Monday, January 18, 2016

Knowing about Sexual Assault, Having Enough Evidence, and the Contextualist Fallacy

Last week I wrote an op-ed in the Vancouver Sun about university sexual assault policies. One of the things I tried to do there was to draw a connection between some of the questions in that area and my own research into knowledge and contextualism. I tried to make the case that a kind of contextualist fallacy lies behind some attitudes about university sexual assault policies. I still think that's plausible and interesting, although there are certainly competing possible explanations. But a tweet I received in response definitely commits the contextualist fallacy.
The contextualist fallacy is the failure to attend to the context-sensitivity of language, allowing for the construction of a superficially apparently-valid argument that is in fact fallacious. For example, the word 'now' is context-sensitive. Sometimes when it is used, it refers to 9:47 am Monday, Jan 18. (In fact, that's the time that word refers to when I utter it right now.) Here is a true sentence:
1. It is before 10:00 Monday right now.
Actually, although it is before 10:00, it's not very far before 10:00, when I have to teach. So I'd better come back and finish this post later.
OK, I'm back now. Class was good, thanks for asking. What time is it? It's 11:03. so this is true:
2. It is after 10:00 Monday right now.
Now, where was I? Ah yes, the contextualist fallacy. Here's a clear, albeit silly, example of the contextualist fallacy:
Sentence (1) is true, and sentence (2) is also true, therefore sometimes it is both before and after 10:00.
This argument is obviously fallacious. The word 'now' in (1) had a different referent than did the same word in (2). I've been arguing for a while, in a series of papers and a forthcoming book, for contextualism about knowledge ascriptions, which is the view that 'knows', like 'now', does different things in different conversational contexts. Roughly speaking—this is an oversimplification for reasons I really care about and talk about in the book but don't want to be distracted by further than this one sentence—when we're in conversational contexts where extremely momentous decisions are being made, or where serious possibilities of error are taken seriously, sentences using 'knows' make logically stronger claims.

For example, suppose I am considering crossing a rope bridge. A few feet underneath the rope bridge is a large, solid wooden platform. The bridge looks like it's in pretty good shape. I know a bit about bridges and the strength of ropes, and have no particular reason to suspect this bridge. This may be true under the circumstances:
3. I know that the bridge can hold my weight. 
But if the wooden platform is removed, revealing a vast precipice below, even if my evidence and attitude about the bridge are exactly the same, given the high stakes, (4) might be true:
4. I don't know that the bridge can hold my weight.
The tension between (3) and (4) is a genuine epistemological puzzle; contextualism assimilates the tension to the contextualist fallacy.

In my Sun piece, I suggested that the same thing is going on with discussions about standards of proof in cases of alleged sexual assault. Suppose three people witness a student rape another student, and they tell me about it. Then (5) can be true:
5. I know that student X sexually assaulted a student.
In general, when three people see something happen and they tell me about it, I can come to know that it happened. But although my evidence suffices for 'knowledge' relative to ordinary contexts, it might not do so in contexts involving much higher standards of proof. In a courtroom context, for example, where X is literally on trial for criminal sexual assault, I think there's a case to be made that (6) is true.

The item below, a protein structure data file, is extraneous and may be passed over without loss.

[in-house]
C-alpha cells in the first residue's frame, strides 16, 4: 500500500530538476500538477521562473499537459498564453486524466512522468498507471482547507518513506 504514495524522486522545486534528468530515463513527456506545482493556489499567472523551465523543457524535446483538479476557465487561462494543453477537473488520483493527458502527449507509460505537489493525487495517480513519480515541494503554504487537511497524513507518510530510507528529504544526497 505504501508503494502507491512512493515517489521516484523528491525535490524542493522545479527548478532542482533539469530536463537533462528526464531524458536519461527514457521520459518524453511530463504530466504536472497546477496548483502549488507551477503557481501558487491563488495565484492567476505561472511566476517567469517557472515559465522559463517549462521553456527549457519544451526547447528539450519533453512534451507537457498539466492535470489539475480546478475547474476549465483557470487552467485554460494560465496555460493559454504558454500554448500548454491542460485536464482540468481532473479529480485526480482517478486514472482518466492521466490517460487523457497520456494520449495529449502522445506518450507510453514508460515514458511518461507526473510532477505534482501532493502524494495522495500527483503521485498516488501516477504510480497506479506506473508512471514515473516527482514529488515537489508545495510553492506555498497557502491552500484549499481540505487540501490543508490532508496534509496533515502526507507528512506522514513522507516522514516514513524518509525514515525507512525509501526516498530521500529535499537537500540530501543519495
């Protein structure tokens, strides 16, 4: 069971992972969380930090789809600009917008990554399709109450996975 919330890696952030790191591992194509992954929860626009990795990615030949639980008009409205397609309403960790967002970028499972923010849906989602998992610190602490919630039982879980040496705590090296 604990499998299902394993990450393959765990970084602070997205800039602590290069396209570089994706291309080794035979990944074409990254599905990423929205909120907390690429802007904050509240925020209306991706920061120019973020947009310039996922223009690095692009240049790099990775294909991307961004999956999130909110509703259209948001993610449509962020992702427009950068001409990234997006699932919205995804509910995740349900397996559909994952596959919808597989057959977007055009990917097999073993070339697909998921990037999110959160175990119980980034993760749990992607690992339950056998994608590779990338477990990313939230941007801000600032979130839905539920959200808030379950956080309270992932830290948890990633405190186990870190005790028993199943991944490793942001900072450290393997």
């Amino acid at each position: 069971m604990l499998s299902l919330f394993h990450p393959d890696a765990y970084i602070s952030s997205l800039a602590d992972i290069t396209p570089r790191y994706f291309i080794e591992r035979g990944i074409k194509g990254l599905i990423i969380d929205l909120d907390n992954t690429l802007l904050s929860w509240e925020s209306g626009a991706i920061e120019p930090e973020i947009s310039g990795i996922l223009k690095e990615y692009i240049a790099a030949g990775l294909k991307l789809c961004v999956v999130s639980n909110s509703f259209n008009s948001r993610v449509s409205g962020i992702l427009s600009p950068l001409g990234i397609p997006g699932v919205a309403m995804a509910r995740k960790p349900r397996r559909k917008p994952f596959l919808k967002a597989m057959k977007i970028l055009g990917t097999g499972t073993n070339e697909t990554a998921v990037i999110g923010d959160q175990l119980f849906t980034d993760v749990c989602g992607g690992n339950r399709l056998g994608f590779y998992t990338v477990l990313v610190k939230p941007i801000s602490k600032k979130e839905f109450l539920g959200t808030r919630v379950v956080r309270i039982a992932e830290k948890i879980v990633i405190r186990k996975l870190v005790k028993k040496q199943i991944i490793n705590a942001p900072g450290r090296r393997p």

6. I don't know that student X sexually assaulted a student.
Certainly I can't testify that X sexually assaulted a student; I didn't see it happen, I only heard about it from others. They didn't give me an affidavit; they haven't been cross-examined. All of them were drinking that night; some of them are unwilling to testify in court. Under the circumstances, there may not be evidence sufficient to convict X. So X does not go to jail.

None of this means I don't know, relative to the less strict, non-courtroom context, that X sexually assaulted a student. Outside the courtroom, (5) is still true. (Remember that "the court finds the defendant not guilty" is a misnomer. The court found that there was room for reasonable doubt, and that the defendant could not be convicted. This is not at all the same as being innocent!) The lack of a criminal conviction means that X doesn't go to jail; it doesn't mean that I don't know about the sexual assault, or that I or my university should pretend that nothing happened. Although there's something tempting about the skeptical argument—there wasn't evidence sufficient to convict; so we can't know that X is guilty; so it would be unfair to do anything about X's alleged behaviour—I think it commits the contextualist fallacy.

I don't ordinarily draw attention to arguments like this one, but I received this tweet in response to my suggestion:
what about the rights of the accused? If there's not enough evidence, how can you justify punishing somebody?
I think that this argument clearly demonstrates the contextualist fallacy. "If there's not enough evidence, how can you justify acting?" 'Enough', like 'now', is obviously a context-sensitive term. Do I have enough money? Enough for what? I have enough money to buy a new suit, but I don't have enough money to buy a new house. Here's a terrible argument: Jonathan doesn't have a million dollars, which is what he'd need to buy a new house. So he doesn't have enough money. And he shouldn't buy a new suit if he doesn't have enough money. So he shouldn't buy a new suit. Maybe I shouldn't buy a new suit—arguably I have enough suits already—but the fact that I don't have enough money to buy a new house definitely isn't why. In exactly the same way, lacking enough evidence to put a rapist in jail clearly doesn't mean that one lacks enough evidence to respond in other ways. The fact that some people are tempted to react in this way confirms my suspicion that the contextualist fallacy is part of the problem in thinking through these issues.